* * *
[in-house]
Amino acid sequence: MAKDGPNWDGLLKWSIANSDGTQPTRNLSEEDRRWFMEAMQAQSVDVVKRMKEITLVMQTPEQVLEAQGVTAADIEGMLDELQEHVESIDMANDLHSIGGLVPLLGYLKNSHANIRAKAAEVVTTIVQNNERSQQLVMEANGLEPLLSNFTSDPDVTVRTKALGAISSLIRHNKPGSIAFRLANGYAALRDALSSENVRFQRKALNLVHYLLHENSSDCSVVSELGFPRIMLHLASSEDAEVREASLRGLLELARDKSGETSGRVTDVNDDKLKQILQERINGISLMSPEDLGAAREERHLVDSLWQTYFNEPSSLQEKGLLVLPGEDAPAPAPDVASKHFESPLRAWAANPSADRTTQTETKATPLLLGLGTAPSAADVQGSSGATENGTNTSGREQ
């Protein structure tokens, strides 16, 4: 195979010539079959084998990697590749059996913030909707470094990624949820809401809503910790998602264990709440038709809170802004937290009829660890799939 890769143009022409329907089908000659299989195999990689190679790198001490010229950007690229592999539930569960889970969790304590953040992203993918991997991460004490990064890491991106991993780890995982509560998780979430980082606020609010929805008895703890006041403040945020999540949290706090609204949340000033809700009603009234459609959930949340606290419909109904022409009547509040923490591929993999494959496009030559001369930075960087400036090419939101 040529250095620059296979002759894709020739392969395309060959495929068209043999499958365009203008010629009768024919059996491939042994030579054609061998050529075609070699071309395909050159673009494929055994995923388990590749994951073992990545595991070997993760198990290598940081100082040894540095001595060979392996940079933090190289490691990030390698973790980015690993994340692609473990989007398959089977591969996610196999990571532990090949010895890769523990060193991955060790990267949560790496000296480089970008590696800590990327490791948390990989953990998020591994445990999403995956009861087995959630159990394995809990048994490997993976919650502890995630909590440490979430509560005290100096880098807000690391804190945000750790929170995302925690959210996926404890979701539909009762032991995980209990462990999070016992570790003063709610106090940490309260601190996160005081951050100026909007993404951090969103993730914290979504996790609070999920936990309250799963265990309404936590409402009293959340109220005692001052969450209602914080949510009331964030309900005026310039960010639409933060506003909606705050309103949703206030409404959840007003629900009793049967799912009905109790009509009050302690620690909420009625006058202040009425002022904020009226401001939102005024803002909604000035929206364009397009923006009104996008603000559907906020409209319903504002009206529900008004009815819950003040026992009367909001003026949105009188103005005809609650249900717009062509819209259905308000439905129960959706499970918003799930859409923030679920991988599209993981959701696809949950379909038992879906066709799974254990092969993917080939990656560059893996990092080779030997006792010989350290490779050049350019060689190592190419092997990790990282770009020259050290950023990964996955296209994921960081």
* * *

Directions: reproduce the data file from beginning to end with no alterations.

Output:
[in-house]
Amino acid sequence: MAKDGPNWDGLLKWSIANSDGTQPTRNLSEEDRRWFMEAMQAQSVDVVKRMKEITLVMQTPEQVLEAQGVTAADIEGMLDELQEHVESIDMANDLHSIGGLVPLLGYLKNSHANIRAKAAEVVTTIVQNNERSQQLVMEANGLEPLLSNFTSDPDVTVRTKALGAISSLIRHNKPGSIAFRLANGYAALRDALSSENVRFQRKALNLVHYLLHENSSDCSVVSELGFPRIMLHLASSEDAEVREASLRGLLELARDKSGETSGRVTDVNDDKLKQILQERINGISLMSPEDLGAAREERHLVDSLWQTYFNEPSSLQEKGLLVLPGEDAPAPAPDVASKHFESPLRAWAANPSADRTTQTETKATPLLLGLGTAPSAADVQGSSGATENGTNTSGREQ
């Protein structure tokens, strides 16, 4: 195979010539079959084998990697590749059996913030909707470094990624949820809401809503910790998602264990709440038709809170802004937290009829660890799939 890769143009022409329907089908000659299989195999990689190679790198001490010229950007690229592999539930569960889970969790304590953040992203993918991997991460004490990064890491991106991993780890995982509560998780979430980082606020609010929805008895703890006041403040945020999540949290706090609204949340000033809700009603009234459609959930949340606290419909109904022409009547509040923490591929993999494959496009030559001369930075960087400036090419939101 040529250095620059296979002759894709020739392969395309060959495929068209043999499958365009203008010629009768024919059996491939042994030579054609061998050529075609070699071309395909050159673009494929055994995923388990590749994951073992990545595991070997993760198990290598940081100082040894540095001595060979392996940079933090190289490691990030390698973790980015690993994340692609473990989007398959089977591969996610196999990571532990090949010895890769523990060193991955060790990267949560790496000296480089970008590696800590990327490791948390990989953990998020591994445990999403995956009861087995959630159990394995809990048994490997993976919650502890995630909590440490979430509560005290100096880098807000690391804190945000750790929170995302925690959210996926404890979701539909009762032991995980209990462990999070016992570790003063709610106090940490309260601190996160005081951050100026909007993404951090969103993730914290979504996790609070999920936990309250799963265990309404936590409402009293959340109220005692001052969450209602914080949510009331964030309900005026310039960010639409933060506003909606705050309103949703206030409404959840007003629900009793049967799912009905109790009509009050302690620690909420009625006058202040009425002022904020009226401001939102005024803002909604000035929206364009397009923006009104996008603000559907906020409209319903504002009206529900008004009815819950003040026992009367909001003026949105009188103005005809609650249900717009062509819209259905308000439905129960959706499970918003799930859409923030679920991988599209993981959701696809949950379909038992879906066709799974254990092969993917080939990656560059893996990092080779030997006792010989350290490779050049350019060689190592190419092997990790990282770009020259050290950023990964996955296209994921960081």